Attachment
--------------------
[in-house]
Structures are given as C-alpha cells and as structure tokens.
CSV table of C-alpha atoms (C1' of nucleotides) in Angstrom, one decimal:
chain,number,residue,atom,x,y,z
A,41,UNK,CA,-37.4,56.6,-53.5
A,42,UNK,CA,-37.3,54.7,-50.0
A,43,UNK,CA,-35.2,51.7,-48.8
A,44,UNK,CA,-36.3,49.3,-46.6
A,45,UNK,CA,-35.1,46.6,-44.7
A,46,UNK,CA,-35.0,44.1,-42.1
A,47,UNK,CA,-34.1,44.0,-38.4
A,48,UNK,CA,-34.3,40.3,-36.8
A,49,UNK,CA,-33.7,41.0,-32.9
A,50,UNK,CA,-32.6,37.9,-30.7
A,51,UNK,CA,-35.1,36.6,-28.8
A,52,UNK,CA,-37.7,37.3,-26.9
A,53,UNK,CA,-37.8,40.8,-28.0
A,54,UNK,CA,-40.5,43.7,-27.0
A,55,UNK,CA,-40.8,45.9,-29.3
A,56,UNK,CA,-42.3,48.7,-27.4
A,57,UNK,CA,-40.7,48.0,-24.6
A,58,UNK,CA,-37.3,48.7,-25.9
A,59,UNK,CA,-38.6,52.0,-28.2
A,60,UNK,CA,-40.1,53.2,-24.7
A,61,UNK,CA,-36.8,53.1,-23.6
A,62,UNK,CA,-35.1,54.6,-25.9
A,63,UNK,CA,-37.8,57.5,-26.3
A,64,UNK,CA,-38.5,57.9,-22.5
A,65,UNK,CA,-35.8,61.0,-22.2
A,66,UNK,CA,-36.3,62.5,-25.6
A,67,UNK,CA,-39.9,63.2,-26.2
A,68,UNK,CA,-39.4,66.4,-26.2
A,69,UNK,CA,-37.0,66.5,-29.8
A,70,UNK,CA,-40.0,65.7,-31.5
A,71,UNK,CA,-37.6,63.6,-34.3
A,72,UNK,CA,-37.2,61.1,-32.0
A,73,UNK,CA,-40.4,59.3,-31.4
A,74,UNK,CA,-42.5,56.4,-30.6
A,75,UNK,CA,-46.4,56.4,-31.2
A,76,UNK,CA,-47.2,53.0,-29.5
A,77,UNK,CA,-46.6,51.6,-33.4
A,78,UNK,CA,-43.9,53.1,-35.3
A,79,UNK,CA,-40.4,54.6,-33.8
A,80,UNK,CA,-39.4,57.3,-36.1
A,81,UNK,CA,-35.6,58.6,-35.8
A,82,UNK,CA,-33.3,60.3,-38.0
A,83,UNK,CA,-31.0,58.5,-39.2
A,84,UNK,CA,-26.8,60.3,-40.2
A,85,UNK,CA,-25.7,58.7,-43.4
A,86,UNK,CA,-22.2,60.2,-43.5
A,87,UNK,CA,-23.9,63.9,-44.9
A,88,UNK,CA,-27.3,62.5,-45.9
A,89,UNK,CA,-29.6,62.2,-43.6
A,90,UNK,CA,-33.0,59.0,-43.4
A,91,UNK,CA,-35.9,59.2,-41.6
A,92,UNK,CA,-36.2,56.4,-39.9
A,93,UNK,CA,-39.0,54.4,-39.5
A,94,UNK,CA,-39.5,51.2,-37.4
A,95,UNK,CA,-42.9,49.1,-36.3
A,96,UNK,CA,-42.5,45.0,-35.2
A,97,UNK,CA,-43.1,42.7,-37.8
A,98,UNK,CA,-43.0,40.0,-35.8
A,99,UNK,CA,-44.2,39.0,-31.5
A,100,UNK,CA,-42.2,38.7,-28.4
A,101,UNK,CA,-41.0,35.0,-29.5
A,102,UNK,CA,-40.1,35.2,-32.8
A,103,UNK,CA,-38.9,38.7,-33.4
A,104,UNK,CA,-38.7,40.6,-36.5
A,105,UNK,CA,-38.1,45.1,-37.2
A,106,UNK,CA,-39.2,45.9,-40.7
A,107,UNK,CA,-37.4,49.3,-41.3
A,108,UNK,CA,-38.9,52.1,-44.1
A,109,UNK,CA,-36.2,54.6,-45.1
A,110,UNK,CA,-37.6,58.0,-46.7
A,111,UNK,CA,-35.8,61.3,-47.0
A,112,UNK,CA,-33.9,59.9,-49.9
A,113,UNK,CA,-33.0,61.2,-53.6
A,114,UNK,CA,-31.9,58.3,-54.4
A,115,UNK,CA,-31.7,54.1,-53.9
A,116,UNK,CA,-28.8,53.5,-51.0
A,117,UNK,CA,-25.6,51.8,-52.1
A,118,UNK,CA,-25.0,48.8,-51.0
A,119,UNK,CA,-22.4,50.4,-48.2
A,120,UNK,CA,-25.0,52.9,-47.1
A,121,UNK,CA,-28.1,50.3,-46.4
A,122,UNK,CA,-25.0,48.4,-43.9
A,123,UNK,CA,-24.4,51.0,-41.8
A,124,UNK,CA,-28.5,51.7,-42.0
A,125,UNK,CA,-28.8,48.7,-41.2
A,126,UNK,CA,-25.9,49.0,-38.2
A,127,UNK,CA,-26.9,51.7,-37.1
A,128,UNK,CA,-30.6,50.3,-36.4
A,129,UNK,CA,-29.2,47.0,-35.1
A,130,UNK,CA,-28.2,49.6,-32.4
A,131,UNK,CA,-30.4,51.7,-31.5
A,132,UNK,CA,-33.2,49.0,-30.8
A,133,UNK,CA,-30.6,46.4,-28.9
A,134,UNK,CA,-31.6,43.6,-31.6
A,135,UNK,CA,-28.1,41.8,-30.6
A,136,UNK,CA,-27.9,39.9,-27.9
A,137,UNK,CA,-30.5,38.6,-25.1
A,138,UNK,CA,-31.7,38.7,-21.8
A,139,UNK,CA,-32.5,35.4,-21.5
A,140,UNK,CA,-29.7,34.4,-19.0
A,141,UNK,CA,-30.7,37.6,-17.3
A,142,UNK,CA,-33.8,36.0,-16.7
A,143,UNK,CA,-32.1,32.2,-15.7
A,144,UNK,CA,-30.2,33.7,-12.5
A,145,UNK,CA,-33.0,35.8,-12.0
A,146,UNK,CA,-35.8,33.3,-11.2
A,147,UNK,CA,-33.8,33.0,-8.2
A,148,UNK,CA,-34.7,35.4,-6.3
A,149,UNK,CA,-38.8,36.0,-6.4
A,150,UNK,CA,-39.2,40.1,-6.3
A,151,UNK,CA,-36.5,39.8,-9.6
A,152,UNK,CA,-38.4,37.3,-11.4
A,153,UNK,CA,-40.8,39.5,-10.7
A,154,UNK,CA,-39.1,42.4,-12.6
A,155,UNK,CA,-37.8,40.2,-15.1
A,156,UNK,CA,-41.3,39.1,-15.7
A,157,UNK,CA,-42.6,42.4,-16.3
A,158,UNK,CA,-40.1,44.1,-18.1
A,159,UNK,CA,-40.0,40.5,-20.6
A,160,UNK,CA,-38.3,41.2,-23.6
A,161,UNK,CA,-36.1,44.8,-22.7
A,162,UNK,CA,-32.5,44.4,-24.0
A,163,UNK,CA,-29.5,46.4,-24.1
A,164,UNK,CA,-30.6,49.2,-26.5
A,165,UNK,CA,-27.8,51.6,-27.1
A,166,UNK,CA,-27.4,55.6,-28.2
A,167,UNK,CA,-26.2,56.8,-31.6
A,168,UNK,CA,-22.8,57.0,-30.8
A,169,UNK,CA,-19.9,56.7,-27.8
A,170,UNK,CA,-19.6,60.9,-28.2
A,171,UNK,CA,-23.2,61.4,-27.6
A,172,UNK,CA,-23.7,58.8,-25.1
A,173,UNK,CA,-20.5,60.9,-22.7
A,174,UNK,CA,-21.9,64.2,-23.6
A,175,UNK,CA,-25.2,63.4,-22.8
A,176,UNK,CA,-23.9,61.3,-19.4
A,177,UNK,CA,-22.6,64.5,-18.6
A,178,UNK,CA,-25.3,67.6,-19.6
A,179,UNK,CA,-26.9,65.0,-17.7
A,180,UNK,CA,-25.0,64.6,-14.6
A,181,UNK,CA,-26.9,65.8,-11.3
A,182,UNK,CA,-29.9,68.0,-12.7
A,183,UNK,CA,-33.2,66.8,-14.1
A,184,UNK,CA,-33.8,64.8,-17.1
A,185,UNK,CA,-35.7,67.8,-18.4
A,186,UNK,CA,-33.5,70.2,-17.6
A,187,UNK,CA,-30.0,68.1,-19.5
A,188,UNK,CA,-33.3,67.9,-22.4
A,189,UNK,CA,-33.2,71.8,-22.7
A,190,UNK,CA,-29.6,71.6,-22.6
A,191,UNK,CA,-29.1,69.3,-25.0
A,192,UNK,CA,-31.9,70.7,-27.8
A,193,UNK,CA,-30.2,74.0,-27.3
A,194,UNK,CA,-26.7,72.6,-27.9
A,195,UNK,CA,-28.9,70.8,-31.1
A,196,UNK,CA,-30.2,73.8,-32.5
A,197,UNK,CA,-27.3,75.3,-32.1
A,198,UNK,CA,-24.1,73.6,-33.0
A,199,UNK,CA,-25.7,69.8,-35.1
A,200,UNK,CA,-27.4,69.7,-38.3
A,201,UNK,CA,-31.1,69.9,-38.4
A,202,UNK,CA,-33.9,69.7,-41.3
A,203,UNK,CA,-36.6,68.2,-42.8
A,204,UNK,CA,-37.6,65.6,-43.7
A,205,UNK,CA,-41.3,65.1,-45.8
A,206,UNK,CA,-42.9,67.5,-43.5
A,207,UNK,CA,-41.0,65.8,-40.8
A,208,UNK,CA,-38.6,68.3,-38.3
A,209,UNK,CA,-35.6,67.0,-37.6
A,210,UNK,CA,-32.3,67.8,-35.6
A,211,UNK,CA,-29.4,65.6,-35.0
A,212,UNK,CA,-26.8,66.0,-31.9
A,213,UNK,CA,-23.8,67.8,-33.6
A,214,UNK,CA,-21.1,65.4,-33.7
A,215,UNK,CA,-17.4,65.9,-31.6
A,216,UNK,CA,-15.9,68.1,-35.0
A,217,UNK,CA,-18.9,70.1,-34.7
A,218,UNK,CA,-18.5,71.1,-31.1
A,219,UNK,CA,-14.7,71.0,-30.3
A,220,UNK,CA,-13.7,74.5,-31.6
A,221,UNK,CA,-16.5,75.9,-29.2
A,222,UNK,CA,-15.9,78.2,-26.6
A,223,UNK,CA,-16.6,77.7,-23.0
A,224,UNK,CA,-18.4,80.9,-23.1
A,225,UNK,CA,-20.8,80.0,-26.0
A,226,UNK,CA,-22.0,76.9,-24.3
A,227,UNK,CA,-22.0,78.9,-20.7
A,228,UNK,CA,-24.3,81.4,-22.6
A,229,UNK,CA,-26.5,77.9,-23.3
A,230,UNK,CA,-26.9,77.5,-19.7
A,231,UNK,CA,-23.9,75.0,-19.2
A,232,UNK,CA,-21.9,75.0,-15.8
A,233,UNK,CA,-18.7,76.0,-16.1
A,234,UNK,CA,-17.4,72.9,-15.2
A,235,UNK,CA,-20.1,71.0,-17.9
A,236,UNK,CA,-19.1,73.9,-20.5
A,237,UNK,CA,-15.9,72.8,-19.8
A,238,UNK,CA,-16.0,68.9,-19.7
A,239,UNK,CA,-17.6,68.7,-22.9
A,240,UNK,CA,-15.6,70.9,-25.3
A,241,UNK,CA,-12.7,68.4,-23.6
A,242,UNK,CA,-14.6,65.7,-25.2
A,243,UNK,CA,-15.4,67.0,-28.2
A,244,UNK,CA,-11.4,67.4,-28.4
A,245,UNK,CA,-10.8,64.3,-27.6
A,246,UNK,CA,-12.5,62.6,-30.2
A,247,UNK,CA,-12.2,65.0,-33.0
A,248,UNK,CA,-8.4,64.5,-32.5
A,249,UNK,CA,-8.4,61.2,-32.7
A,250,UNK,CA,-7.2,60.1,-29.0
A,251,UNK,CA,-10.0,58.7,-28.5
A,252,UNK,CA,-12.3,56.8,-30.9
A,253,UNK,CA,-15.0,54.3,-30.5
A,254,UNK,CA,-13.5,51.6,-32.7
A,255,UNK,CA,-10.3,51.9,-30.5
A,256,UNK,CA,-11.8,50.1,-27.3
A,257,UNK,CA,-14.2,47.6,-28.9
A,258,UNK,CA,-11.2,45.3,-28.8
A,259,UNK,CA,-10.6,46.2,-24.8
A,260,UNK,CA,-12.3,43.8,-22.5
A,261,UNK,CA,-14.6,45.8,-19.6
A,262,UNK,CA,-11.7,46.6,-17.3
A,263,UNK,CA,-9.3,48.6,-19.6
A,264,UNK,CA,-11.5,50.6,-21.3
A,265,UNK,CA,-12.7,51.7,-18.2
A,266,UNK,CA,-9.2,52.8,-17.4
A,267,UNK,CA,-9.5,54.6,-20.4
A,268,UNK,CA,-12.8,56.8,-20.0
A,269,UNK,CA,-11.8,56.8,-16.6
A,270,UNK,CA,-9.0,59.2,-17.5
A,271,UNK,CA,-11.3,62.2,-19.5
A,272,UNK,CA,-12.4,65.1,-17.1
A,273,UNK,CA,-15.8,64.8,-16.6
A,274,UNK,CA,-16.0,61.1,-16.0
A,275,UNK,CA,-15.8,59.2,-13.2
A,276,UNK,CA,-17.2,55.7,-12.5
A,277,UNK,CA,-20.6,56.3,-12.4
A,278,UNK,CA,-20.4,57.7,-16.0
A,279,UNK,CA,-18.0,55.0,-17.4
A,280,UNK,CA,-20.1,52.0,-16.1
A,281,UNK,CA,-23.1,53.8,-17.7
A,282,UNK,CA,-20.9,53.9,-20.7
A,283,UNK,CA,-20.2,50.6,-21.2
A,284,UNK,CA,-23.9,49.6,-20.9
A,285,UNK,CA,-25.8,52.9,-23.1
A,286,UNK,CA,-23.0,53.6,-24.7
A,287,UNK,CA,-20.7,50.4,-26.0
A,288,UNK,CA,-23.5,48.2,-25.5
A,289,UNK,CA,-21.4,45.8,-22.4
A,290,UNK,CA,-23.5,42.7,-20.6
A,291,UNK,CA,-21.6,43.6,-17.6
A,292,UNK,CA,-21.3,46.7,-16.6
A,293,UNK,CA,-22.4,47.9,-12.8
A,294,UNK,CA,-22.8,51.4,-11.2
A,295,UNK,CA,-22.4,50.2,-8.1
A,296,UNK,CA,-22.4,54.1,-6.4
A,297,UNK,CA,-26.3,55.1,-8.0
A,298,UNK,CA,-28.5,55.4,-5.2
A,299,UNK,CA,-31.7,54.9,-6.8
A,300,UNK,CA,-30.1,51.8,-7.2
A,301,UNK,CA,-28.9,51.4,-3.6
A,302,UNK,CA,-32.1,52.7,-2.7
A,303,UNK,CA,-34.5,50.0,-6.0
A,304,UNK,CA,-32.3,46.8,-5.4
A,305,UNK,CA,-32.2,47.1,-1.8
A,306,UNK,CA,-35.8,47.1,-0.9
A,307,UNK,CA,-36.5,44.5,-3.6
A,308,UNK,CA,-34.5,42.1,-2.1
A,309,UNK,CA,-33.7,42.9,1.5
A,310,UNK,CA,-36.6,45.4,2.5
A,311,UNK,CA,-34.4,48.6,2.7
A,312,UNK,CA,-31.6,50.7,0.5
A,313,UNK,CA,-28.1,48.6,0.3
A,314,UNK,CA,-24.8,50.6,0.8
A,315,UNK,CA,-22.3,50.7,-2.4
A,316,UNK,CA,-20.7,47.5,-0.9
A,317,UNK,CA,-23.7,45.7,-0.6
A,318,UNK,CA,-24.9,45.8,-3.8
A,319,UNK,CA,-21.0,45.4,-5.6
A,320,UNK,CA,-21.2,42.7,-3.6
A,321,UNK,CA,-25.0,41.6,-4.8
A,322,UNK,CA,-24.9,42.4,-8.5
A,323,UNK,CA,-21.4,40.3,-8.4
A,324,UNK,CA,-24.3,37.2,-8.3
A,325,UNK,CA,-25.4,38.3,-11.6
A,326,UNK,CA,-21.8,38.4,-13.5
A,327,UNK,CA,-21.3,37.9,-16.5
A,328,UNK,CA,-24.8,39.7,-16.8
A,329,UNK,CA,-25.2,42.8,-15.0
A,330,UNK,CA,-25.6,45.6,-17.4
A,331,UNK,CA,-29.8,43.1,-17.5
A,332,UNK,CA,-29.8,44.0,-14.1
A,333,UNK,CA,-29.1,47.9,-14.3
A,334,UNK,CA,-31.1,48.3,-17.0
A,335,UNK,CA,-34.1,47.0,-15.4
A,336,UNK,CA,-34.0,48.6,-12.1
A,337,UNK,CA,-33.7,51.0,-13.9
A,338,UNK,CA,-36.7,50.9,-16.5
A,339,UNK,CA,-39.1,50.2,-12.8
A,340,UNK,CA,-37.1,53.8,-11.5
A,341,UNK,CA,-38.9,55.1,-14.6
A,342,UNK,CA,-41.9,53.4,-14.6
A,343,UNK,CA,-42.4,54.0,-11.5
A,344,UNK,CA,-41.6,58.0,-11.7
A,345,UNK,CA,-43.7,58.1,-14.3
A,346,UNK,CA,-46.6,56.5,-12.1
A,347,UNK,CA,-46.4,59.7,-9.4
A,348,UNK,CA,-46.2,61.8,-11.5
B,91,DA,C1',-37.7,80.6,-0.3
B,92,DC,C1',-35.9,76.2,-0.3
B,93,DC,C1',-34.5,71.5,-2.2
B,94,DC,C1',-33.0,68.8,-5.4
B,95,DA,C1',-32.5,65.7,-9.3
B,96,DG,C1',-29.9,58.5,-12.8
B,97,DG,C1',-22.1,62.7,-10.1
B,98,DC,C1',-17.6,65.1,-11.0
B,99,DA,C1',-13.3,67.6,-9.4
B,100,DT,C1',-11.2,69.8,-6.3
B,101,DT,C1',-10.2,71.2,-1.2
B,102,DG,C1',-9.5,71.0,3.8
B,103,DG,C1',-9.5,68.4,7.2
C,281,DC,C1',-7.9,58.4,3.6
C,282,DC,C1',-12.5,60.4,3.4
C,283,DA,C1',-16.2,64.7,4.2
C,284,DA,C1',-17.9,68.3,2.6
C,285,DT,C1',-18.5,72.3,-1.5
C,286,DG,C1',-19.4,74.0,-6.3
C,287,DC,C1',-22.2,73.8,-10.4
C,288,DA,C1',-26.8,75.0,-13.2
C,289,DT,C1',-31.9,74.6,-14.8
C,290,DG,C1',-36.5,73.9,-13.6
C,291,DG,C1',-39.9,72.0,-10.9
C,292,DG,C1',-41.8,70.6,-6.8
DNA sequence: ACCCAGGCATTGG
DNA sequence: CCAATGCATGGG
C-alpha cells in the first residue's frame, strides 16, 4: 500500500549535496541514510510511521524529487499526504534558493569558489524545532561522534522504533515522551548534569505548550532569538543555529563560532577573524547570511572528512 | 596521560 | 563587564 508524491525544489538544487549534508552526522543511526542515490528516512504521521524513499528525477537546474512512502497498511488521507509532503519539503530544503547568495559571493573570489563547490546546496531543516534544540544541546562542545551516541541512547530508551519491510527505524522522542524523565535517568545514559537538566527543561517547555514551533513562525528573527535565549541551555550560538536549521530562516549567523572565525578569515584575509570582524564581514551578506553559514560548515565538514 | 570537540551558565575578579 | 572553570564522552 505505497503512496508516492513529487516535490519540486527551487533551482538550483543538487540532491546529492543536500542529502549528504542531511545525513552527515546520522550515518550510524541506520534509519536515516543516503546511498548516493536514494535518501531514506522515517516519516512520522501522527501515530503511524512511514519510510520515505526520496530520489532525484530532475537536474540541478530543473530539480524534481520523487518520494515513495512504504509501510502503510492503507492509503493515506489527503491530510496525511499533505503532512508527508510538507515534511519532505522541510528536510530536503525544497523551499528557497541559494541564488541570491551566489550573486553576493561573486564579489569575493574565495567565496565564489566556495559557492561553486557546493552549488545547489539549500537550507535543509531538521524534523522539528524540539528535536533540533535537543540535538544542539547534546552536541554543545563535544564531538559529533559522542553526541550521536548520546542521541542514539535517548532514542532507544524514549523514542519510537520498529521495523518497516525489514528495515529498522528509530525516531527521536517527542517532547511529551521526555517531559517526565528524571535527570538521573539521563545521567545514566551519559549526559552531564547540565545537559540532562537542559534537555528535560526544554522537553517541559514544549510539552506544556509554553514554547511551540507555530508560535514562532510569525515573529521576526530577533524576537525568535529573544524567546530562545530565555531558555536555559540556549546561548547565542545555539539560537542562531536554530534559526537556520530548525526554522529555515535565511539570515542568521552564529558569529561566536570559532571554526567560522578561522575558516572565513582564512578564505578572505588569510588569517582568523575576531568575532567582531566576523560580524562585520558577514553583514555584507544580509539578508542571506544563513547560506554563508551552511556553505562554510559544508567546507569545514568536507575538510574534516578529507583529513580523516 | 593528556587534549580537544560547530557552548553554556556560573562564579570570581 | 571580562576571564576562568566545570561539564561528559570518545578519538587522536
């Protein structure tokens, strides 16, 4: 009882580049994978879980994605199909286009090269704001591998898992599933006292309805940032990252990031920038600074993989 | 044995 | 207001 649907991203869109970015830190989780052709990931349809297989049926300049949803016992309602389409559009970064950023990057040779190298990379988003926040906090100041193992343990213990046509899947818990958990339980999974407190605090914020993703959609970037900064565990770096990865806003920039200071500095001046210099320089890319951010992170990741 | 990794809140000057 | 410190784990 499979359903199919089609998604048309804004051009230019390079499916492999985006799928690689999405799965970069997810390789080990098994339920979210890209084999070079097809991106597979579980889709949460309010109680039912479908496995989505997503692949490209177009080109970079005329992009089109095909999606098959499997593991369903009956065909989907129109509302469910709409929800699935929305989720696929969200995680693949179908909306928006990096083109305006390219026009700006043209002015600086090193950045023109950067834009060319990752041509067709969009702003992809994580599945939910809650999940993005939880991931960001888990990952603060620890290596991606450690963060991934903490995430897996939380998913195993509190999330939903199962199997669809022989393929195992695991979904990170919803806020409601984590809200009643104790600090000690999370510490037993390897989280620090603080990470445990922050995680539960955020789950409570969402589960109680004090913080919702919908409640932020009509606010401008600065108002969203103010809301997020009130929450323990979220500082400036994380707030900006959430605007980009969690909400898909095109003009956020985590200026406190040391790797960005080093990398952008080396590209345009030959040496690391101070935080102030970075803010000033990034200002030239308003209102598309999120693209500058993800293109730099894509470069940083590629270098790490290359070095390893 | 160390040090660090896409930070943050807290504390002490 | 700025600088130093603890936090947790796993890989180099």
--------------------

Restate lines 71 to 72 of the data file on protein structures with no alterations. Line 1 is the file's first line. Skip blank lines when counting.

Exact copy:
A,107,UNK,CA,-37.4,49.3,-41.3
A,108,UNK,CA,-38.9,52.1,-44.1